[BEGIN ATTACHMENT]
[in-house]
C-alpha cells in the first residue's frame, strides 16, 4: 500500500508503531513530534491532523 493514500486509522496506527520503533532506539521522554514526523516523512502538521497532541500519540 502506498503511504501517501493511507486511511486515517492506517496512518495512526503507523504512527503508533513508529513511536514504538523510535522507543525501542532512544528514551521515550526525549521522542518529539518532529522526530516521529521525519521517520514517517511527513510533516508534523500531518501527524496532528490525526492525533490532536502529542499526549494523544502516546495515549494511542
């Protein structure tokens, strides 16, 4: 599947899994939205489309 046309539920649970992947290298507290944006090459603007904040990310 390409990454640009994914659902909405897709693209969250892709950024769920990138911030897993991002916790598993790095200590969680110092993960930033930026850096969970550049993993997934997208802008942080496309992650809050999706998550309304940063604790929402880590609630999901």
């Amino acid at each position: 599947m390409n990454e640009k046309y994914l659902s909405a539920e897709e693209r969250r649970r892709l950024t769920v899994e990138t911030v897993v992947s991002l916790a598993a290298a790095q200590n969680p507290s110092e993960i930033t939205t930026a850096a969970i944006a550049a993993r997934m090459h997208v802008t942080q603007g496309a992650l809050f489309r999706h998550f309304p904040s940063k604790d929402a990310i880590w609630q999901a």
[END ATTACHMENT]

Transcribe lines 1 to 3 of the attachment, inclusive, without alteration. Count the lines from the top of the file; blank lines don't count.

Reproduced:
[in-house]
C-alpha cells in the first residue's frame, strides 16, 4: 500500500508503531513530534491532523 493514500486509522496506527520503533532506539521522554514526523516523512502538521497532541500519540 502506498503511504501517501493511507486511511486515517492506517496512518495512526503507523504512527503508533513508529513511536514504538523510535522507543525501542532512544528514551521515550526525549521522542518529539518532529522526530516521529521525519521517520514517517511527513510533516508534523500531518501527524496532528490525526492525533490532536502529542499526549494523544502516546495515549494511542
């Protein structure tokens, strides 16, 4: 599947899994939205489309 046309539920649970992947290298507290944006090459603007904040990310 390409990454640009994914659902909405897709693209969250892709950024769920990138911030897993991002916790598993790095200590969680110092993960930033930026850096969970550049993993997934997208802008942080496309992650809050999706998550309304940063604790929402880590609630999901």